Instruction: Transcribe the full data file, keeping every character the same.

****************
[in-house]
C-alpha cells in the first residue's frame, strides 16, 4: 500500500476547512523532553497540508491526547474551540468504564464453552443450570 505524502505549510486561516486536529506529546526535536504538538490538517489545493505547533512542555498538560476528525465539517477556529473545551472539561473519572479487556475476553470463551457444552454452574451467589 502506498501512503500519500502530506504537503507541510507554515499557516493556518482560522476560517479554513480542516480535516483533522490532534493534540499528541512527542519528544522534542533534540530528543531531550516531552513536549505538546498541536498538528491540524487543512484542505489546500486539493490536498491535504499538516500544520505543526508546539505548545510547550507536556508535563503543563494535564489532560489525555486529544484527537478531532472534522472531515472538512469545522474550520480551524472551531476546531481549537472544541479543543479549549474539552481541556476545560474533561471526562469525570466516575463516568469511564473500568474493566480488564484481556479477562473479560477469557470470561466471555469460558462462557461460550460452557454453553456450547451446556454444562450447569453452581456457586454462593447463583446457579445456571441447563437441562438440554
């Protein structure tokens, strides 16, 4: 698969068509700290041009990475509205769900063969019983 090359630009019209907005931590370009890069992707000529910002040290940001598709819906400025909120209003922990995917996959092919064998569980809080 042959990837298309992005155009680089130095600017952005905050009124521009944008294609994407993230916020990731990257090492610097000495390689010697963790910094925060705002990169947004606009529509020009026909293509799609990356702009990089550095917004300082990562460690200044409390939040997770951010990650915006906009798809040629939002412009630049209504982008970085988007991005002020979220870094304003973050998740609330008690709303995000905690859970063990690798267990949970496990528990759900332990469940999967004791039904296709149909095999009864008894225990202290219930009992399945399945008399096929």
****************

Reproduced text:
[in-house]
C-alpha cells in the first residue's frame, strides 16, 4: 500500500476547512523532553497540508491526547474551540468504564464453552443450570 505524502505549510486561516486536529506529546526535536504538538490538517489545493505547533512542555498538560476528525465539517477556529473545551472539561473519572479487556475476553470463551457444552454452574451467589 502506498501512503500519500502530506504537503507541510507554515499557516493556518482560522476560517479554513480542516480535516483533522490532534493534540499528541512527542519528544522534542533534540530528543531531550516531552513536549505538546498541536498538528491540524487543512484542505489546500486539493490536498491535504499538516500544520505543526508546539505548545510547550507536556508535563503543563494535564489532560489525555486529544484527537478531532472534522472531515472538512469545522474550520480551524472551531476546531481549537472544541479543543479549549474539552481541556476545560474533561471526562469525570466516575463516568469511564473500568474493566480488564484481556479477562473479560477469557470470561466471555469460558462462557461460550460452557454453553456450547451446556454444562450447569453452581456457586454462593447463583446457579445456571441447563437441562438440554
């Protein structure tokens, strides 16, 4: 698969068509700290041009990475509205769900063969019983 090359630009019209907005931590370009890069992707000529910002040290940001598709819906400025909120209003922990995917996959092919064998569980809080 042959990837298309992005155009680089130095600017952005905050009124521009944008294609994407993230916020990731990257090492610097000495390689010697963790910094925060705002990169947004606009529509020009026909293509799609990356702009990089550095917004300082990562460690200044409390939040997770951010990650915006906009798809040629939002412009630049209504982008970085988007991005002020979220870094304003973050998740609330008690709303995000905690859970063990690798267990949970496990528990759900332990469940999967004791039904296709149909095999009864008894225990202290219930009992399945399945008399096929």